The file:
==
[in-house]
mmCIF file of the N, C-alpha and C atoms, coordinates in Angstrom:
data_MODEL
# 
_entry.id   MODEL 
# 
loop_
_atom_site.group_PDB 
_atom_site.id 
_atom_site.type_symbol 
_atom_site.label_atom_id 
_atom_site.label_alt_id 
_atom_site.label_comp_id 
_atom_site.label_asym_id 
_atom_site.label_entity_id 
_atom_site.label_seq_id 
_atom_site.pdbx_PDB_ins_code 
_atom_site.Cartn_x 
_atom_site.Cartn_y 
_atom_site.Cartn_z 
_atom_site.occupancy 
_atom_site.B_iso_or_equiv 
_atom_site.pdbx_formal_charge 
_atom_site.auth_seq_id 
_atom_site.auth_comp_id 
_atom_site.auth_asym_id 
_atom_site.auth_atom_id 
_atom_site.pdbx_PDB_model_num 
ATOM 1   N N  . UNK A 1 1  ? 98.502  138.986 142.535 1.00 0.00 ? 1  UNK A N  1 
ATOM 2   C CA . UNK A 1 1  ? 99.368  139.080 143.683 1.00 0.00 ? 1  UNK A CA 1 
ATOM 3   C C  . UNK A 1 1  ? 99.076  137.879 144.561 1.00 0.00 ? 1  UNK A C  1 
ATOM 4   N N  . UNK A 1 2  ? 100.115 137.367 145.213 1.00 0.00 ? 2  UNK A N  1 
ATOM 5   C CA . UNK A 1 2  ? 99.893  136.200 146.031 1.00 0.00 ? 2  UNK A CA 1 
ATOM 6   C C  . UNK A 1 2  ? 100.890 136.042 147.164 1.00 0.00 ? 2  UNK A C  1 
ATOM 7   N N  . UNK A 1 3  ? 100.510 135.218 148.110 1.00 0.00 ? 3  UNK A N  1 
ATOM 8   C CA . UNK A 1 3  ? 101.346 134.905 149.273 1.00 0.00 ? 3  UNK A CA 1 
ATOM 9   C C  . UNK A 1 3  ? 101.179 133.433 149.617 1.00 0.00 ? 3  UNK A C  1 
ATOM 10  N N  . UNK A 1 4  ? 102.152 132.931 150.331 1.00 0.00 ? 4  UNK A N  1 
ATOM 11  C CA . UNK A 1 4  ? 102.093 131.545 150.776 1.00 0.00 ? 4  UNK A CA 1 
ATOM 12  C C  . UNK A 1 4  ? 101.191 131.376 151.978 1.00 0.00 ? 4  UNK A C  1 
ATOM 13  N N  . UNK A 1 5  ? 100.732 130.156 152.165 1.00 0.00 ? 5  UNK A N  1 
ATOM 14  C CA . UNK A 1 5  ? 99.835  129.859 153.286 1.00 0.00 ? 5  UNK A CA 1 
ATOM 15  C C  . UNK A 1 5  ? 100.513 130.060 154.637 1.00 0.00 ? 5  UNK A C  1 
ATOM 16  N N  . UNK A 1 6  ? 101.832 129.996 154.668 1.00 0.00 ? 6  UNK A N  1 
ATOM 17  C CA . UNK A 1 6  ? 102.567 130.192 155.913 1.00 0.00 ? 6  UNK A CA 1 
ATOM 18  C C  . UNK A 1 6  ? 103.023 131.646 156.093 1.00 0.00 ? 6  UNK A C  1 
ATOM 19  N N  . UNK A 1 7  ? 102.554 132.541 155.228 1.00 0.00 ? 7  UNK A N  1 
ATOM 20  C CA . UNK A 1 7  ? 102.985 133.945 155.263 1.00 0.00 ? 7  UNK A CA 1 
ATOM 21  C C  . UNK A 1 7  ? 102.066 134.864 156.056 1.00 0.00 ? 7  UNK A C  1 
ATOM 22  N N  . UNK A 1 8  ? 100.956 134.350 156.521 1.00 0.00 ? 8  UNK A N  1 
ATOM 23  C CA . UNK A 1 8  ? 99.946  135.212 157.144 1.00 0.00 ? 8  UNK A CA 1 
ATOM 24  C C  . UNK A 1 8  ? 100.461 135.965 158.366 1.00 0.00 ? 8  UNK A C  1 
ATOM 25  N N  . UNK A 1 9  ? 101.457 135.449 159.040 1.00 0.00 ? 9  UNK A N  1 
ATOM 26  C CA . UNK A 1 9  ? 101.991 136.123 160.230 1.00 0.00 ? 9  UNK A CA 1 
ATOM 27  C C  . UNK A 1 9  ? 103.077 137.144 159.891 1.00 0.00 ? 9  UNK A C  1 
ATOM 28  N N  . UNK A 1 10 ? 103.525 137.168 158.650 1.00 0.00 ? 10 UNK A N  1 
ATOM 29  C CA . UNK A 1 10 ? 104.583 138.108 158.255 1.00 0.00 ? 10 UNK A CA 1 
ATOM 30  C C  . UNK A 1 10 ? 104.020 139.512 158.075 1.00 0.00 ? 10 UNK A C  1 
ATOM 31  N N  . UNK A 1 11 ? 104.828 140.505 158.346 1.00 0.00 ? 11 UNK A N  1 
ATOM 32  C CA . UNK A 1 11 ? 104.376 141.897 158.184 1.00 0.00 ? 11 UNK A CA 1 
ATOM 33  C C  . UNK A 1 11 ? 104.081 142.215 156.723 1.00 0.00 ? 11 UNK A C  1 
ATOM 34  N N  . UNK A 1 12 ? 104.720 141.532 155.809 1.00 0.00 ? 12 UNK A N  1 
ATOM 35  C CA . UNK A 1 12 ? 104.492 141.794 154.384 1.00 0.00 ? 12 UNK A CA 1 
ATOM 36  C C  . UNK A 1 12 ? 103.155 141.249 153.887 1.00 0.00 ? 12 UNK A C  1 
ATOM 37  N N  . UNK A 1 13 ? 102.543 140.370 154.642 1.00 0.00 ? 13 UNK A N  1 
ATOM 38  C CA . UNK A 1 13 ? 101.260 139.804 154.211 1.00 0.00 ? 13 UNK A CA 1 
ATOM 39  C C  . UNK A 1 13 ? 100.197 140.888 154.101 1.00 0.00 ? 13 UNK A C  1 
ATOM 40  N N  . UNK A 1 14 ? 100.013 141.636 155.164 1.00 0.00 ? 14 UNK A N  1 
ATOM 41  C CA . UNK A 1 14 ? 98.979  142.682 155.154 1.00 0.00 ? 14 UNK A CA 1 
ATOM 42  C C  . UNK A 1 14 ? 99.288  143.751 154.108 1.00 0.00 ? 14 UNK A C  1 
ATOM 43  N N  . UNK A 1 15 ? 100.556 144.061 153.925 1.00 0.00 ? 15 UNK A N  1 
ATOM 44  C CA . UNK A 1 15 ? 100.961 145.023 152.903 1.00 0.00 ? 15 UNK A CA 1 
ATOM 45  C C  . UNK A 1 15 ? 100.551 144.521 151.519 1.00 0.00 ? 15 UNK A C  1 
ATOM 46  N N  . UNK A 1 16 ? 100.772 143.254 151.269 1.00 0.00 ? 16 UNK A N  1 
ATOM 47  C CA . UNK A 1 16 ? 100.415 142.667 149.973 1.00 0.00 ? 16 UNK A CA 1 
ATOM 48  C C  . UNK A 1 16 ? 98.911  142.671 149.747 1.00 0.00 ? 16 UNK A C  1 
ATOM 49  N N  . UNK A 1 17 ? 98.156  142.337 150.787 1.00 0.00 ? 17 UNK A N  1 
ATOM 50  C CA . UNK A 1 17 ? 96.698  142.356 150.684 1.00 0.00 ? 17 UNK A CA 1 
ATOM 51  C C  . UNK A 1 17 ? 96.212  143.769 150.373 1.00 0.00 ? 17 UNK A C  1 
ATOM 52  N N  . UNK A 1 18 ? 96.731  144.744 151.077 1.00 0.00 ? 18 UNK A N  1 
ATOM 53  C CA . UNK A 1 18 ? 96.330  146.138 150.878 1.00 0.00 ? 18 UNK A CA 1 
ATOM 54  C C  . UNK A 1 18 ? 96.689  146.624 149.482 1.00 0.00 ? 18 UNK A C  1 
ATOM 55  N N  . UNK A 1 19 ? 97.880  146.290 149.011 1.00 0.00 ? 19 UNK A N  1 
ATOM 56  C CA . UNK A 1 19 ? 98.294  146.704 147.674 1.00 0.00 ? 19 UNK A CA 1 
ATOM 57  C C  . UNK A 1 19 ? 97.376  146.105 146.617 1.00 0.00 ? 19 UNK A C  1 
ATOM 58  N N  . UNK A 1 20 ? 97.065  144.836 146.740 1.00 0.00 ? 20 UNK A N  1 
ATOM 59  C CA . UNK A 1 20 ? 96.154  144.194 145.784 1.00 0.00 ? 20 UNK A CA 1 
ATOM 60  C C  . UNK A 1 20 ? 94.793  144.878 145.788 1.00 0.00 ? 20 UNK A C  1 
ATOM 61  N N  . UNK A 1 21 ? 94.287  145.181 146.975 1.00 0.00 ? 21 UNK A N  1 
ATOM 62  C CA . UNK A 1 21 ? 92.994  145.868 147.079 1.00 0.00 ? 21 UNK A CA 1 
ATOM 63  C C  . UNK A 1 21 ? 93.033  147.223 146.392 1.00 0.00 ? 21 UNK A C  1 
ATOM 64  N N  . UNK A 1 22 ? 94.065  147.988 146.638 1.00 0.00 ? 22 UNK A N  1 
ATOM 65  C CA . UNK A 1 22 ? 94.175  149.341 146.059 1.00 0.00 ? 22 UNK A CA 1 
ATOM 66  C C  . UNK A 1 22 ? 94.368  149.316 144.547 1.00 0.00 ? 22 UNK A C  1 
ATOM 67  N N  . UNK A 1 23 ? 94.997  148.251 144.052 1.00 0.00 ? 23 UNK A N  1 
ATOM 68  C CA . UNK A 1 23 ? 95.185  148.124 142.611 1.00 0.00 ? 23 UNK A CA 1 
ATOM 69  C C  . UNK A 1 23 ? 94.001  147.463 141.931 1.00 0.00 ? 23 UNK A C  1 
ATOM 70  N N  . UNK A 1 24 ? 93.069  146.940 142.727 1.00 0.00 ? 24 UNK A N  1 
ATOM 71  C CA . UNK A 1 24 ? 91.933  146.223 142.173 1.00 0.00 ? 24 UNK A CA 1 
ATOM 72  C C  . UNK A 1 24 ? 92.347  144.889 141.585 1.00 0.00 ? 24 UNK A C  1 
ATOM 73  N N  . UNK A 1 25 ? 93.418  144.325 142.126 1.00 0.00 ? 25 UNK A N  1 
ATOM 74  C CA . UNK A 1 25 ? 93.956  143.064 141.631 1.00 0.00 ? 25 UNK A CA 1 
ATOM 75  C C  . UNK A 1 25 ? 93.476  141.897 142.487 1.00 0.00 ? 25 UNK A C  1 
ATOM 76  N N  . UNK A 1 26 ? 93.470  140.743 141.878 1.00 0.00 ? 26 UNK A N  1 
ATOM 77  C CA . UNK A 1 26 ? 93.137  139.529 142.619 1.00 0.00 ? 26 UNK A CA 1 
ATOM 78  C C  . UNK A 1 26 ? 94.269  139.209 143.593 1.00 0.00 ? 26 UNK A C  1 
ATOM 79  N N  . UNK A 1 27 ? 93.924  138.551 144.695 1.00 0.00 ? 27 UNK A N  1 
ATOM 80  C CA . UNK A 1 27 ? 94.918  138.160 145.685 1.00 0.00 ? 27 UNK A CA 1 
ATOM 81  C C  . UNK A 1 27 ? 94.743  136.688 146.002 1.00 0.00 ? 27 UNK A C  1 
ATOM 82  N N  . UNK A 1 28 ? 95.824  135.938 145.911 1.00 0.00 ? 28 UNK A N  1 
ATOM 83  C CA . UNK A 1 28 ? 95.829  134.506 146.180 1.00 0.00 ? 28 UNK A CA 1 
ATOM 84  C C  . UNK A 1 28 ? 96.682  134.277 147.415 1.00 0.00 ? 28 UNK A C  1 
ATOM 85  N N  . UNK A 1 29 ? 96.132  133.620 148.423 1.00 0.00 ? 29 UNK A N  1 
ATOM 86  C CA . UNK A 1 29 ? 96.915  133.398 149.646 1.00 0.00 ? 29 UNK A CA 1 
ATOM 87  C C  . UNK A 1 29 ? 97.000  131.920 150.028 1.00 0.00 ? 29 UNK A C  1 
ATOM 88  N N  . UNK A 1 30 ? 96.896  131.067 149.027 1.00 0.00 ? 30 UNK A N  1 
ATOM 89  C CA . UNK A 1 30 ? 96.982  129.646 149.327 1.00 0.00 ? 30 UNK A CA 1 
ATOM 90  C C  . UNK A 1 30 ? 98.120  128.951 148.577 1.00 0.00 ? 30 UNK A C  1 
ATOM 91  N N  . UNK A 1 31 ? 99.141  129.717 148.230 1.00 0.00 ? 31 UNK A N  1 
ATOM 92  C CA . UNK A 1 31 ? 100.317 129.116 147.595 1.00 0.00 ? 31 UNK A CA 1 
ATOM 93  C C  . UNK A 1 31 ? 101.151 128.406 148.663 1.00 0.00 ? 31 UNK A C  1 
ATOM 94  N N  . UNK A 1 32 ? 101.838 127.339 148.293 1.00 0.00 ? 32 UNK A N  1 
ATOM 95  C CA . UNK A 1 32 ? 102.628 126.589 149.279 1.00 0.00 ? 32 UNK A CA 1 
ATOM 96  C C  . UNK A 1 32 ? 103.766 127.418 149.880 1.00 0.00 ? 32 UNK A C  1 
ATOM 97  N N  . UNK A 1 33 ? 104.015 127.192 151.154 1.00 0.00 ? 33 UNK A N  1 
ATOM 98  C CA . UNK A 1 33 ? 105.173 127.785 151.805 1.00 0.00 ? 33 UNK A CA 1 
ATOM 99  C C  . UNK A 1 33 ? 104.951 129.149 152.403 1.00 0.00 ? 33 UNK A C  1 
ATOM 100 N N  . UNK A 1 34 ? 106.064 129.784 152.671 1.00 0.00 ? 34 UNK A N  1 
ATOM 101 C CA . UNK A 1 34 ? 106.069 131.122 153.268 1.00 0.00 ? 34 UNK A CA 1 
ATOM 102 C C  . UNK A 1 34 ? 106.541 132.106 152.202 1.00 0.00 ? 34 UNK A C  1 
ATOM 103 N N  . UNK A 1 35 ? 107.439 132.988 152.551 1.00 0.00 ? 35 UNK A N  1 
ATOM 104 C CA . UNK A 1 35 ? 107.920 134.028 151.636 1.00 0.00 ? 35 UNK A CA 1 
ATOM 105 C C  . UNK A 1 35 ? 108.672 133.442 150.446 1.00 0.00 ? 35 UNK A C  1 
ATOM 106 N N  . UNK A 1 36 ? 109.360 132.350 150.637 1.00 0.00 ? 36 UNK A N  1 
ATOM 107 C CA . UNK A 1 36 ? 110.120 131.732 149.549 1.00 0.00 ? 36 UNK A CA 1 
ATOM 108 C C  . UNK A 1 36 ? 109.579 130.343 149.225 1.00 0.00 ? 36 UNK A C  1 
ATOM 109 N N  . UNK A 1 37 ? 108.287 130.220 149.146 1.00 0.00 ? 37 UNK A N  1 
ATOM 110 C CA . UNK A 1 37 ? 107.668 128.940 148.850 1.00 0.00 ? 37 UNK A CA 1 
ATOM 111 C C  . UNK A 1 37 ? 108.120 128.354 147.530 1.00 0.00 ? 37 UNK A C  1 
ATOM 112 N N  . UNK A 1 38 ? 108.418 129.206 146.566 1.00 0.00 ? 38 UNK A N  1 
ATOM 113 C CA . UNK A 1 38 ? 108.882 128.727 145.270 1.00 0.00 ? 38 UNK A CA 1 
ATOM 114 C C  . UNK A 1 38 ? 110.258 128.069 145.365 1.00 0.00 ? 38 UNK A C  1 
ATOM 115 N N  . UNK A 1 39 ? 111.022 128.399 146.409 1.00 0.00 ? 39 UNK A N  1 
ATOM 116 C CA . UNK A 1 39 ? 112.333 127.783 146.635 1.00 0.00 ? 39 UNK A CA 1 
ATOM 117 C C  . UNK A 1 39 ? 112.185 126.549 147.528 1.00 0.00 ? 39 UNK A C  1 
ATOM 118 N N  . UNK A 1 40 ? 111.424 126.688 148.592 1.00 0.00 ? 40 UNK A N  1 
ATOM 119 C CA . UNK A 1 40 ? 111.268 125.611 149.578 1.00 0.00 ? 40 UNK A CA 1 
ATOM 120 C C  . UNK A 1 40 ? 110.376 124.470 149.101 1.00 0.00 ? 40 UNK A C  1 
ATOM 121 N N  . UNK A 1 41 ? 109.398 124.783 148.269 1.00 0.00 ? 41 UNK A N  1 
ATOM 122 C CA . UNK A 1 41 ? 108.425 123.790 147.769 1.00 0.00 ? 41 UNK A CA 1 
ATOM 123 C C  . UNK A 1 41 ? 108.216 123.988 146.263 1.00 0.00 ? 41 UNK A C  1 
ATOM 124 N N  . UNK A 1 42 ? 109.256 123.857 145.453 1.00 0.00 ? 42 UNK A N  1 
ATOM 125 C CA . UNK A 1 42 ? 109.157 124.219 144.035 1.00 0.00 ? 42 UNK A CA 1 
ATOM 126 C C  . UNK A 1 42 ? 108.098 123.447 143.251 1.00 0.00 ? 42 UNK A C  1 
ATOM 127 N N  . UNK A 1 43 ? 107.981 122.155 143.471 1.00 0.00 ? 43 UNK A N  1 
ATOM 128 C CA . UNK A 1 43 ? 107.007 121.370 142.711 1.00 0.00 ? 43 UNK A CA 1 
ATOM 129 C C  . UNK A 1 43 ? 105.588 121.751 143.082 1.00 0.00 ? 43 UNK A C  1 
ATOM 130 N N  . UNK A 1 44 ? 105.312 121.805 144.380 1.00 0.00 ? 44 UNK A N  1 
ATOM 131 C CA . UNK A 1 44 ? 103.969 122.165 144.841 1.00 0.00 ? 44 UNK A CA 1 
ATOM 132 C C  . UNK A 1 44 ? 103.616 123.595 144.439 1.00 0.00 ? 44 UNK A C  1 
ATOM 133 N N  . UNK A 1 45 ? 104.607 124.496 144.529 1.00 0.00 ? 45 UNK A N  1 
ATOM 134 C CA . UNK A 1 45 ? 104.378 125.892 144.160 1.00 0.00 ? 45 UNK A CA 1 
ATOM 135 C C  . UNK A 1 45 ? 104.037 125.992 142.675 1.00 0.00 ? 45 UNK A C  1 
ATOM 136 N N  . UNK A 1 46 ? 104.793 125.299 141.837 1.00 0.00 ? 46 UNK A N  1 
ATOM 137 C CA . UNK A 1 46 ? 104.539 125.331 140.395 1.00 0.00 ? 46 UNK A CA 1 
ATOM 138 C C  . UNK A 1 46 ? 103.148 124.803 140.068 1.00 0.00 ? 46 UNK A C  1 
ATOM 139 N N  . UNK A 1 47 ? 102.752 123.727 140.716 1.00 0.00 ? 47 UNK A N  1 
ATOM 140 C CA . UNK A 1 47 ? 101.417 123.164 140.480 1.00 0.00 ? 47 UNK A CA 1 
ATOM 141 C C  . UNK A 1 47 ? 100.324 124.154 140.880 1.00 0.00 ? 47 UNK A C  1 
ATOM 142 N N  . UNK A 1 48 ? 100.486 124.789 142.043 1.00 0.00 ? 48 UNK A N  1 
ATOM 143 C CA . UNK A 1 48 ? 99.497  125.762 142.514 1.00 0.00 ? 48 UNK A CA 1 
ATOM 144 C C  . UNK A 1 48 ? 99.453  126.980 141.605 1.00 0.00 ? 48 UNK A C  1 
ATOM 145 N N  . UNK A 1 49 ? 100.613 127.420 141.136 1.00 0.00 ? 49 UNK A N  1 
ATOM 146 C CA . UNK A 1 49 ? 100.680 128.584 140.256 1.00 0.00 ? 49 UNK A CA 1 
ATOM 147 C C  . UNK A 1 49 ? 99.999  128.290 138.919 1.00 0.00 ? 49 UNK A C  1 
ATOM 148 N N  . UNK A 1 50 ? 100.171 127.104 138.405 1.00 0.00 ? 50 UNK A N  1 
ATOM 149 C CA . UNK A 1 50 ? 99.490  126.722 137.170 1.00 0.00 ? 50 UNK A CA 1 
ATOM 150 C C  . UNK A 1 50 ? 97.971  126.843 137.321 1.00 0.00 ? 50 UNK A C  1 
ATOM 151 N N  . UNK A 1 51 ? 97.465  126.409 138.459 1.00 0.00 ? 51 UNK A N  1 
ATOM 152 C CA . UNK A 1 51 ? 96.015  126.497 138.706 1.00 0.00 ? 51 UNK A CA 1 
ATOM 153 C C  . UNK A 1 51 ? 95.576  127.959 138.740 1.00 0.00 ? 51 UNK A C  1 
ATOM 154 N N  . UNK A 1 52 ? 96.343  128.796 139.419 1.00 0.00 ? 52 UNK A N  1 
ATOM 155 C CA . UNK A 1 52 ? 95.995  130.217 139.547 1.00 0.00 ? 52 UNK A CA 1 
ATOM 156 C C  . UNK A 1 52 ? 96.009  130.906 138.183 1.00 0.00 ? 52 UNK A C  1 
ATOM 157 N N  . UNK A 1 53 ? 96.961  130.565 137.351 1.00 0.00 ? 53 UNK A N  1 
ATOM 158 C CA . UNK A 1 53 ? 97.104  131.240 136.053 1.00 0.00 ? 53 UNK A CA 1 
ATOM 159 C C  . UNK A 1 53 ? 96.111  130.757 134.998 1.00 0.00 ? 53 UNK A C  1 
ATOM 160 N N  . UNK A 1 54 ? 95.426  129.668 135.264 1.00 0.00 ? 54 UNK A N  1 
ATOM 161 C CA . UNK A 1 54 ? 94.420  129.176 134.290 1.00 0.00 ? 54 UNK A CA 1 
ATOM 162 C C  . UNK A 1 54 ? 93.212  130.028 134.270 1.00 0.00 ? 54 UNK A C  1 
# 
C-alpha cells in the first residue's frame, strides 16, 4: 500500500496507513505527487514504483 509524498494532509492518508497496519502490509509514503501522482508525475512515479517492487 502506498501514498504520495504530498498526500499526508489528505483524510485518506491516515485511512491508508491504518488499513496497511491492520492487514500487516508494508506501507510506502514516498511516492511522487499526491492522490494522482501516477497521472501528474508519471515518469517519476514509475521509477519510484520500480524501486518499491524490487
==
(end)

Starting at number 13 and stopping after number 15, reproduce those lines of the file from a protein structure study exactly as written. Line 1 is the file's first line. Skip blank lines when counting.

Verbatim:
_atom_site.label_comp_id 
_atom_site.label_asym_id 
_atom_site.label_entity_id 